Rental Price Increase – Down To House Repossessions?

According to the Paragon Group – a mortgage buy-to-let company – the rental market is about to experience an increase in rental prices. As many as 40% of landlords are about to hike up their charges by as much as 8% in some regions. Is this due to the current trend related to house repossessions – or something else?

The truth is it’s related to a combination of factors:

  • there are more students looking for rental properties
  • there are more and more incidents whereby people cannot secure a mortgage
  • the influx of migrants into the UK

The above are all – unfortunately – influencing the trend.

When you also add in the fact that more homes are being repossessed – it’s clear why landlords are in such a strong position – demand is rising at a faster rate than supply. Is this good news for the housing market? That depends on which side of the fence you’re on.

If you’re a landlord, or you’re about to break into the property market in the UK – then the answer is a resounding yes. If you’re looking to rent a property, then it’s an equally resounding no. As a matter of fact my sons have just discovered (as they’re about to renew the lease on their jointly shared apartment) that their landlord has hiked up their rent by a whopping 10%.

Obviously the decision is not one they want to hear – just because they’re renting does not mean that their bank accounts can cope with the increase. In fact – renting and being financially secure are not mutually exclusive. Often it’s quite the opposite.

This is more likely the case in the event that a prospective tenant has just gone through the house repossession process. Losing your home isn’t always cost free. Plus the reasons surrounding the loss are always related to a lack of financial stability in the first place. In short – it sucks.

For my son’s part, they’ve only been renting their apartment for 12 months. If their landlord keeps hiking up the rent by 10% a shot, within another two years they’re going to find it really difficult to meet with the increase.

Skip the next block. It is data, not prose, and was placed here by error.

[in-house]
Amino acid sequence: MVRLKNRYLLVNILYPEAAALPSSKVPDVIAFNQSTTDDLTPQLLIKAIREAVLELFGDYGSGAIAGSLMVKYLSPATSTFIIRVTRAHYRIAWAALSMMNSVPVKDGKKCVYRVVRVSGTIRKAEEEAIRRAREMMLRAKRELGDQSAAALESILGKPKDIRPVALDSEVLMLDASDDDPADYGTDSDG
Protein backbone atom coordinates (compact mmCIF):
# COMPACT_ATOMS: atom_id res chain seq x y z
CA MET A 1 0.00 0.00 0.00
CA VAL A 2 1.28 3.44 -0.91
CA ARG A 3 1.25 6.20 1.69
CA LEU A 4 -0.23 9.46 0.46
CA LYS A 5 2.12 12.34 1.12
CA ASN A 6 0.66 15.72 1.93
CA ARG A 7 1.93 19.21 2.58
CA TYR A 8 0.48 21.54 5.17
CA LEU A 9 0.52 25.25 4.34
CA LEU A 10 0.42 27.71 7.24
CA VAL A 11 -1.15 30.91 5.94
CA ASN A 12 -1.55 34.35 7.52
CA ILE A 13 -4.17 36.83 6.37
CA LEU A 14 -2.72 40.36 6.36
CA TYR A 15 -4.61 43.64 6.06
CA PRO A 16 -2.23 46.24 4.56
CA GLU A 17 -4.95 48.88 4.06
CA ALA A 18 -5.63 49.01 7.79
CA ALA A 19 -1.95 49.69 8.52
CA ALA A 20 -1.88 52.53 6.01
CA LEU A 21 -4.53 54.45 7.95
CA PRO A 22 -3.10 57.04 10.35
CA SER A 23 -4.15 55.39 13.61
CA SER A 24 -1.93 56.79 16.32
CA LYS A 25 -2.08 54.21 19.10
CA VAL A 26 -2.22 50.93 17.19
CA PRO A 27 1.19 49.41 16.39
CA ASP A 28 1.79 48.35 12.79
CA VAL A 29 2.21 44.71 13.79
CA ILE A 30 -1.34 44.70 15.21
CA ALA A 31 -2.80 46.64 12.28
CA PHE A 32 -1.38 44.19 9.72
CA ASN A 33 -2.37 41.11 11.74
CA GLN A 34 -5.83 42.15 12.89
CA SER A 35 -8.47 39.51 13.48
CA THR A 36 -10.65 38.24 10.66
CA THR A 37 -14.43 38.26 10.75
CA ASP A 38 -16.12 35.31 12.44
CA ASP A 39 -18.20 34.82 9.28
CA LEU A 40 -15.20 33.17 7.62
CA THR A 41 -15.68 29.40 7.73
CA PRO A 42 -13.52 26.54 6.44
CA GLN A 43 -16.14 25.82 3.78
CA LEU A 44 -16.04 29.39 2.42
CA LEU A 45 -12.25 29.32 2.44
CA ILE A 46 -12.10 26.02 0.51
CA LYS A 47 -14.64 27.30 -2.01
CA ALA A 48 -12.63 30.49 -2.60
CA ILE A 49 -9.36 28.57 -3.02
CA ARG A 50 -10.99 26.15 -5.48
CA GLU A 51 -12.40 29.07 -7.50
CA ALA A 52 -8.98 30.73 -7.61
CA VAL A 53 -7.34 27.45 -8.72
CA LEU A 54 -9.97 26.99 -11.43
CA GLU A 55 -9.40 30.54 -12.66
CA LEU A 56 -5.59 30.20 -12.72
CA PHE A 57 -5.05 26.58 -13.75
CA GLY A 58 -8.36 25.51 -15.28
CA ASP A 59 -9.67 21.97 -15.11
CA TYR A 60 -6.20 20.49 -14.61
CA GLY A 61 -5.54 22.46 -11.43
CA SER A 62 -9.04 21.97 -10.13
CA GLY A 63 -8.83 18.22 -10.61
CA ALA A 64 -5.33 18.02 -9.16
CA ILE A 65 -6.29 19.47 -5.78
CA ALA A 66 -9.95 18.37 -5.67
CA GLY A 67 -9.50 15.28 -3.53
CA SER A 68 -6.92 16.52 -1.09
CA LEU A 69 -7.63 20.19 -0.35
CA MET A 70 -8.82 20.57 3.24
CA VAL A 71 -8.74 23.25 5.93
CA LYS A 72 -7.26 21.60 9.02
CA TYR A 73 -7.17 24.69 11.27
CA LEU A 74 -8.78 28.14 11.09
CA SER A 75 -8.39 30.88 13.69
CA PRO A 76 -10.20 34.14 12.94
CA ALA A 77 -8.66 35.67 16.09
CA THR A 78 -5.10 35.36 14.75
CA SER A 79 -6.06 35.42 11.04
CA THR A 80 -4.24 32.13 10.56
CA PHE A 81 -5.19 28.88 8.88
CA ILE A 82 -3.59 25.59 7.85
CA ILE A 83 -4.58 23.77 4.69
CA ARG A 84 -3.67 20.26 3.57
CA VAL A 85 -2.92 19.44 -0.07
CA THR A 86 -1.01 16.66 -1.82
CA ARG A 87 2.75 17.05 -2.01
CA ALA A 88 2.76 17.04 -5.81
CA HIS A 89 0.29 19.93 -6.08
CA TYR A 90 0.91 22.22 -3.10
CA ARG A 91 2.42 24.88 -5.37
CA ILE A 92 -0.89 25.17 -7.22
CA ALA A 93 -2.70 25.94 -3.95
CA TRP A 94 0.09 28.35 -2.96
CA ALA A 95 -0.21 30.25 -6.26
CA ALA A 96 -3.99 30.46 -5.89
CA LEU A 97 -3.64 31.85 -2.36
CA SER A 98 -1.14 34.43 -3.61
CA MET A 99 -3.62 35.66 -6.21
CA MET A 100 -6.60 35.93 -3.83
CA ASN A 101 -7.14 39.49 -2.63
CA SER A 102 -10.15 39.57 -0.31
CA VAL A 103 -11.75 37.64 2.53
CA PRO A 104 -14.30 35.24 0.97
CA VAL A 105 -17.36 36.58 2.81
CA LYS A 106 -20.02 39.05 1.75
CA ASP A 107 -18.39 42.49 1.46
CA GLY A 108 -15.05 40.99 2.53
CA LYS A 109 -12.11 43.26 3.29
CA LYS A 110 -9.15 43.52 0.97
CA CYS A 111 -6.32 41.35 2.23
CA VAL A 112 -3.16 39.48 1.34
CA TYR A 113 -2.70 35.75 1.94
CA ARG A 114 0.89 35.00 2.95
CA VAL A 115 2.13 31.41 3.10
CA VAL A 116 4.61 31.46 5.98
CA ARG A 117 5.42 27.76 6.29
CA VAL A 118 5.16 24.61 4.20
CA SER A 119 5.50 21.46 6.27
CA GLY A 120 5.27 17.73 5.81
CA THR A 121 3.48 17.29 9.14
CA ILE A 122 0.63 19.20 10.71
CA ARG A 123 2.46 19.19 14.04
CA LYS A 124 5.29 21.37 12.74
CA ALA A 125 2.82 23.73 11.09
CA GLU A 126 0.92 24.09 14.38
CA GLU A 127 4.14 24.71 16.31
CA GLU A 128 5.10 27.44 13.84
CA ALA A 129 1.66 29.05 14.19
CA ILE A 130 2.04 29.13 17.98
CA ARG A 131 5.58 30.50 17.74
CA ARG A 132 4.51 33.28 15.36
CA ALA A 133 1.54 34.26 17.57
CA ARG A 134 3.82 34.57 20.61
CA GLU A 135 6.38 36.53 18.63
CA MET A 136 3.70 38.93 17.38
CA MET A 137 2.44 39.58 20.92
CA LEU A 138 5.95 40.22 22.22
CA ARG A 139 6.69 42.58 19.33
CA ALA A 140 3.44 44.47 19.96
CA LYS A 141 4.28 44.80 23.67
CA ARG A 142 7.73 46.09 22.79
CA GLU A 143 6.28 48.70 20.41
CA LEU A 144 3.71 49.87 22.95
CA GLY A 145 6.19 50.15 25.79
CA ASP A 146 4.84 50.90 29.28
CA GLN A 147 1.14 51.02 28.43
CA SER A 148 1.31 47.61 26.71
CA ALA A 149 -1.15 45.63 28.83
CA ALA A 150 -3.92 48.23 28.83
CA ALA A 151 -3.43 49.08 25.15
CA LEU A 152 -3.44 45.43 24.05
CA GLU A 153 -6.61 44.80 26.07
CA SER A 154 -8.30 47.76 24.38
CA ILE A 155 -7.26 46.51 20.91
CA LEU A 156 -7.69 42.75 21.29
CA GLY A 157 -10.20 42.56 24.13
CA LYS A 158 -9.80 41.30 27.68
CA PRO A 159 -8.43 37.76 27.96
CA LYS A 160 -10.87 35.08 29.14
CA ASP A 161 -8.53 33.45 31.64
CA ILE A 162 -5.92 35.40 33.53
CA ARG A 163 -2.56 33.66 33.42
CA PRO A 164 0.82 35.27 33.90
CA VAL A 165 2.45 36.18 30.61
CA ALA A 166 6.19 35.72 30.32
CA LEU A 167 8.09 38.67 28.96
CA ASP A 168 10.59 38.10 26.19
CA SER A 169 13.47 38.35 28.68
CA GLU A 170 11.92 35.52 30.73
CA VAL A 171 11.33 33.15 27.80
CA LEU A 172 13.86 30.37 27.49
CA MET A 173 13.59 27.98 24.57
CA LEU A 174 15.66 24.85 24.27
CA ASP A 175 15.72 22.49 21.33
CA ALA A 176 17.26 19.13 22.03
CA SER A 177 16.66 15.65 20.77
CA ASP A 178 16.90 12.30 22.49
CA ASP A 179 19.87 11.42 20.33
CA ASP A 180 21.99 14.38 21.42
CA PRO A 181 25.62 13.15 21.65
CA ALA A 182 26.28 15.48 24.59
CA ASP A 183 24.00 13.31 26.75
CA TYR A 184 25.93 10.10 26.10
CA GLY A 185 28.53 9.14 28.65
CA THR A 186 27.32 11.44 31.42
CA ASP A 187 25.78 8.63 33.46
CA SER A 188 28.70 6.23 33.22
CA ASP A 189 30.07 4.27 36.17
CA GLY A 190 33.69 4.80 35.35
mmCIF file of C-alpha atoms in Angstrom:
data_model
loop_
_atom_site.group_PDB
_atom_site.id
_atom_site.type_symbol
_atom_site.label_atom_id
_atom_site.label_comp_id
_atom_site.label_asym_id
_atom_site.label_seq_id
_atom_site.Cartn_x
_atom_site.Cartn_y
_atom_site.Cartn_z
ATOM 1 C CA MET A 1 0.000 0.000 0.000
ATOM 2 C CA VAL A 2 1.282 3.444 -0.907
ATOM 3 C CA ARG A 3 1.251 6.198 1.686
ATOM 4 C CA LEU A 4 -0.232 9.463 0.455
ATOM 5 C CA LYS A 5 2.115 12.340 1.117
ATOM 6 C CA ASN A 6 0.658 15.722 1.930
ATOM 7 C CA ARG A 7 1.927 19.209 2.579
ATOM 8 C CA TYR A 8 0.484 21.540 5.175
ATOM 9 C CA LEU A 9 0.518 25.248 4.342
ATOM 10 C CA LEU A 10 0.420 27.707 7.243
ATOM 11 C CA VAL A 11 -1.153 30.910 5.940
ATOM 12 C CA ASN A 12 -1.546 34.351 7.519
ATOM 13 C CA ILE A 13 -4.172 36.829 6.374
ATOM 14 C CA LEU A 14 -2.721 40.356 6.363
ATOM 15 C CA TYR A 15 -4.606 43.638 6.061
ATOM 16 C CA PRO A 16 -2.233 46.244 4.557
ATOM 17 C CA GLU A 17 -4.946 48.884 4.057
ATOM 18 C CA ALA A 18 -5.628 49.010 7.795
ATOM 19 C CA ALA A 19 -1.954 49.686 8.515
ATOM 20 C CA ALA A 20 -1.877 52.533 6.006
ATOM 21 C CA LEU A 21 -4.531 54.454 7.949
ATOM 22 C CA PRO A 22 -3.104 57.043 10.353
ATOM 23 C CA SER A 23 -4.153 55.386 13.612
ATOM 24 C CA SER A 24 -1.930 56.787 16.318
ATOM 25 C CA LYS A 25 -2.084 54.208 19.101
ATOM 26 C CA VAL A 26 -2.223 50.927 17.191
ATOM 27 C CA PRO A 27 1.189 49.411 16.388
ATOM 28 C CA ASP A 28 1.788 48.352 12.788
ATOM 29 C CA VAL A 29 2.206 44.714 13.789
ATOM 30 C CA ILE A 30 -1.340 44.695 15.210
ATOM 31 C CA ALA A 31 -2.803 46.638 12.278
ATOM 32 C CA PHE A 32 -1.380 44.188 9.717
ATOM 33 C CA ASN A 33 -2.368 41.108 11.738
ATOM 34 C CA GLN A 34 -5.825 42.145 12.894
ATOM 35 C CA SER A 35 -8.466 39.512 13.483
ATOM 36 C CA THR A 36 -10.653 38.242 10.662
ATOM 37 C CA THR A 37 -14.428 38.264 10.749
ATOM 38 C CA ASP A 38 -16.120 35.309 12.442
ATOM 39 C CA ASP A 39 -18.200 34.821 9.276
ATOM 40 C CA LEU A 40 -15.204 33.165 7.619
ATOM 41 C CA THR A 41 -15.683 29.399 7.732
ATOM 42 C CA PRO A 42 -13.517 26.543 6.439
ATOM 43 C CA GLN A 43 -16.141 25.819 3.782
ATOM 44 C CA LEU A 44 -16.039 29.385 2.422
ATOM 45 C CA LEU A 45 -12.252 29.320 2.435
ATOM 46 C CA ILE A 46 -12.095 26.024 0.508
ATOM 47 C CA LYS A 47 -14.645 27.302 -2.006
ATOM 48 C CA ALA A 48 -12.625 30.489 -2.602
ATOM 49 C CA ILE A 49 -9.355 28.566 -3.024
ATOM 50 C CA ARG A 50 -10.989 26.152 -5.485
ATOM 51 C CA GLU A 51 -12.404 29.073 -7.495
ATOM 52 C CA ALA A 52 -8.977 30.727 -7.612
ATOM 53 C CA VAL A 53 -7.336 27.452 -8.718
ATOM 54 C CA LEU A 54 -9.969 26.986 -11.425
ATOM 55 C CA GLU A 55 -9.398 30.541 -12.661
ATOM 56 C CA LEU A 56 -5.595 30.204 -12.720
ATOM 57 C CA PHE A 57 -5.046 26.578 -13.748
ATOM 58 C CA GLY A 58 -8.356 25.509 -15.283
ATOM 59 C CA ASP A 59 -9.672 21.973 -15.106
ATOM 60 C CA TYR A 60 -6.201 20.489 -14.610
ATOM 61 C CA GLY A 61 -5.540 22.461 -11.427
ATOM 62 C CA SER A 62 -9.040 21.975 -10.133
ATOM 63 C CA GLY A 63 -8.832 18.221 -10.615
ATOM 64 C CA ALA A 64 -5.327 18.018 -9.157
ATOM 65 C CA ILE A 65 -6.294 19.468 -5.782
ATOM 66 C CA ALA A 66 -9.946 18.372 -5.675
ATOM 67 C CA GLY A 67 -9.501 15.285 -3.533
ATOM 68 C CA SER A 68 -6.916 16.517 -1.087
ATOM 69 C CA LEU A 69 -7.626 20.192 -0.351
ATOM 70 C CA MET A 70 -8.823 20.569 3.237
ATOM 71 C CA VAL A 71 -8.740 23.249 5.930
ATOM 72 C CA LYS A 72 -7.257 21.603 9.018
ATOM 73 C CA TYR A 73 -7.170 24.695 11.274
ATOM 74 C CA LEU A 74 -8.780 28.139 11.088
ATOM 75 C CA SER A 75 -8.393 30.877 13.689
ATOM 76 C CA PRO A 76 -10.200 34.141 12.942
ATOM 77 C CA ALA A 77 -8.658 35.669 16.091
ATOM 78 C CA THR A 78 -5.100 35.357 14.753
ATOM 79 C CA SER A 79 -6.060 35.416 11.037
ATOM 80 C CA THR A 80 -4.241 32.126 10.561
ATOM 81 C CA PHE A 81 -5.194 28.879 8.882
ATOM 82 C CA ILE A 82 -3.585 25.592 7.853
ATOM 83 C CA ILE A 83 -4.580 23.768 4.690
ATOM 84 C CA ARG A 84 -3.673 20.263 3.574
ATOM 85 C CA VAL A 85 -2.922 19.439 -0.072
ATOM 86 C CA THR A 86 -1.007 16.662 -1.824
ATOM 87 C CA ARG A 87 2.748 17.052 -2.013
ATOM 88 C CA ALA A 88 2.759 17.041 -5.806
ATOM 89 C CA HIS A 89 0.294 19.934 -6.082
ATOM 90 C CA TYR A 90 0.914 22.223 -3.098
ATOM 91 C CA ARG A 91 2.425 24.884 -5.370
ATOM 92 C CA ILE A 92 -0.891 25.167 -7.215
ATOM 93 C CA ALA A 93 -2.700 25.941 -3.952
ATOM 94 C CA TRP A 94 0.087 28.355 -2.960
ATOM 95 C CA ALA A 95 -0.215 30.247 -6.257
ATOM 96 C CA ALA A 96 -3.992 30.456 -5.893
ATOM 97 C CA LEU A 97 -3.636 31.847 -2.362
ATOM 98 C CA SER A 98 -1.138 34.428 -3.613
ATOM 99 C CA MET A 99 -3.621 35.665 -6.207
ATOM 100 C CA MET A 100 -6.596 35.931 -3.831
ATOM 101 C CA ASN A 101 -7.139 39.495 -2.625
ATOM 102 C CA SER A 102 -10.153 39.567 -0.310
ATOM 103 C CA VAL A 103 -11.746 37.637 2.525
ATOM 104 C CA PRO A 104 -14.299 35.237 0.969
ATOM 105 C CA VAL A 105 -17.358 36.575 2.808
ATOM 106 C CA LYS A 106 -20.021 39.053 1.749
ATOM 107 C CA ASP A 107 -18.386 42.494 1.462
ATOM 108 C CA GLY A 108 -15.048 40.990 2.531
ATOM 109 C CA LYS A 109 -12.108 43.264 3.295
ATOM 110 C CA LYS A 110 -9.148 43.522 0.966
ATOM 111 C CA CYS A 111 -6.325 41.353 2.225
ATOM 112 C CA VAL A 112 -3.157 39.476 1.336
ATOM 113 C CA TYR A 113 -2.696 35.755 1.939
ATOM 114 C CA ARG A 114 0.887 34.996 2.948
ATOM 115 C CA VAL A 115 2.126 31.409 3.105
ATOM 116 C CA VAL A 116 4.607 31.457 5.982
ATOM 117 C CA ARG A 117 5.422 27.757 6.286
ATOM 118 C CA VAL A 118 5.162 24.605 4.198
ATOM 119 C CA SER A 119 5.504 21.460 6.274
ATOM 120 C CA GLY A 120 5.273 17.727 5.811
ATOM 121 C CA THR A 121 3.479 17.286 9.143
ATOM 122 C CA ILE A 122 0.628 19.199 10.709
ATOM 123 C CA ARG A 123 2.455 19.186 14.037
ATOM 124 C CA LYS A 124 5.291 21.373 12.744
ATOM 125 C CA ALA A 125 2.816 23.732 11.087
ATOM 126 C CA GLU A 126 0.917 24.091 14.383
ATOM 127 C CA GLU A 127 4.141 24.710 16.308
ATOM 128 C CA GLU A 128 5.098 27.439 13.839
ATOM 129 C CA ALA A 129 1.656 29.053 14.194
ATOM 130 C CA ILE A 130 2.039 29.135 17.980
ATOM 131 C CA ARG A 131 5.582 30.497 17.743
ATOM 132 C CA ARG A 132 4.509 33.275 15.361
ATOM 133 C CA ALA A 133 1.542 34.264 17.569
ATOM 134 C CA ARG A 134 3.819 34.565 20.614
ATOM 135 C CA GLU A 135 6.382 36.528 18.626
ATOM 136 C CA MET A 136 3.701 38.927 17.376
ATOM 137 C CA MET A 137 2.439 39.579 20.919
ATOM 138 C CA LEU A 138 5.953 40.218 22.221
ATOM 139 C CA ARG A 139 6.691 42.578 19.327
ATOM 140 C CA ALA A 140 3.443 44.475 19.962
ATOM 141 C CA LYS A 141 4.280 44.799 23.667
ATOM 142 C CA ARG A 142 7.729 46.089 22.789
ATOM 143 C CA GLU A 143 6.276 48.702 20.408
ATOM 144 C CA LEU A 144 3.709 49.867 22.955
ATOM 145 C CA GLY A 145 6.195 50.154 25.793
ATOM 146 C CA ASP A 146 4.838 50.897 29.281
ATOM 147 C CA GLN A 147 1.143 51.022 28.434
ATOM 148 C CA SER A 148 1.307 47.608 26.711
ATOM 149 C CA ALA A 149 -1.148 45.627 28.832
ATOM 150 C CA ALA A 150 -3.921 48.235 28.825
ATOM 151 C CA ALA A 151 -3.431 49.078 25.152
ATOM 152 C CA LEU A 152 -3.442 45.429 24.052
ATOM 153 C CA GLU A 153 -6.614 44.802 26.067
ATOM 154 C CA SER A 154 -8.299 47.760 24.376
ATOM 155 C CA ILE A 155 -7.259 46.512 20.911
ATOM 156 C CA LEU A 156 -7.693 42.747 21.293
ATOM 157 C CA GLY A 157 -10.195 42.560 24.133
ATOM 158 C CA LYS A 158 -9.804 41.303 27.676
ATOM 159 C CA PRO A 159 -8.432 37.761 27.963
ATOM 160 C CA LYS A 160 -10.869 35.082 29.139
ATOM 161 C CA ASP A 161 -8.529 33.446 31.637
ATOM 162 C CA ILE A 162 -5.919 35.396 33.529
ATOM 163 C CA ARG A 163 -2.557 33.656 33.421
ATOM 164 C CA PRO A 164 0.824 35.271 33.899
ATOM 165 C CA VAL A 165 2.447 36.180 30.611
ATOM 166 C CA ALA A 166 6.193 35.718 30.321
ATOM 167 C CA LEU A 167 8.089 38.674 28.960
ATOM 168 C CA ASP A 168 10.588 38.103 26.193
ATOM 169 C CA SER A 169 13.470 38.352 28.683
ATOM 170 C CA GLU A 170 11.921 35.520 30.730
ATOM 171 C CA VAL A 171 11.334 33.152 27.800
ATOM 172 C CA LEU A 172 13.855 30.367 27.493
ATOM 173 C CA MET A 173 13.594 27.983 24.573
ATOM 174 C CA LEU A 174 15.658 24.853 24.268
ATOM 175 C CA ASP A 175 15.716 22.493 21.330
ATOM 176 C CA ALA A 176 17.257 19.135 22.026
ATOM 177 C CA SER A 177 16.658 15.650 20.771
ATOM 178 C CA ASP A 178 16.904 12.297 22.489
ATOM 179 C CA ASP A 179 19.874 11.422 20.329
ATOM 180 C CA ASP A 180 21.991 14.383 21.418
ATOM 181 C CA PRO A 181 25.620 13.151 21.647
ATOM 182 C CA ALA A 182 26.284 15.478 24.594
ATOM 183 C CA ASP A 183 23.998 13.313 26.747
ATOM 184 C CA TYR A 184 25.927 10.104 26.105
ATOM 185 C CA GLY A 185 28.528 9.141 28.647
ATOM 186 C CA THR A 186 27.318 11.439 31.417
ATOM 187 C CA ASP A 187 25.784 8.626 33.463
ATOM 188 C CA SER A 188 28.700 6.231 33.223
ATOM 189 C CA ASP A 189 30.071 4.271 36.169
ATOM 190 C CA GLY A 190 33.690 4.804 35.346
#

Like most people their annual income won’t rise even halfway close to 10% – over a two year period. What then? Buy? Singularly that’s an unlikely prospect. Together, a stronger one. But – where do they turn to for a mortgage?

Mortgage lenders are growing increasingly cagey about lending. Although the current leaning is for said lenders to deny that they’re tightening up on the lending criteria, those of us on the street aren’t stupid.

Currently, unless your last name is Gates and your dad’s first name is Bill – most people are finding it extremely difficult to secure a mortgage offer. But then – if Bill Gates was your dad, you wouldn’t need a mortgage anyway.

So – whilst the rental price increase may not be strictly due to the house repossessions going on around the UK – it’s certainly an important factor. Landlords are finding themselves in a very strong position – one which it would appear many are exploiting.

And we understand that. They’re running a business and businesses only exist for one reason only – and no … it’s nothing to do with supplying a great product or helping folks’ out – and everything to do with making a profit.

And let’s not forget the fact that the Government is about to start reducing housing benefit. Could things get any worse for the poor, beleaguered ex-house owner to be? I’d like to think not. However looking ahead – I think things are going to get just a little bumpier for all of us.

House repossessions are not going to flatten out anytime soon. Migration levels are unlikely to drop enough to affect the market. And young people are going to continue of their quest for higher education – despite knowing what they’ve got coming re spending cuts and price increases.

But that’s a whole other story.

About Mark Knowles

I am a long time professional blogger and SEO specialist in the real estate industry. I can be contacted here: mpk [at] bankproperties.com and also here:
Mark Knowles on Facebook
Mark Knowles on Google +1

Speak Your Mind

*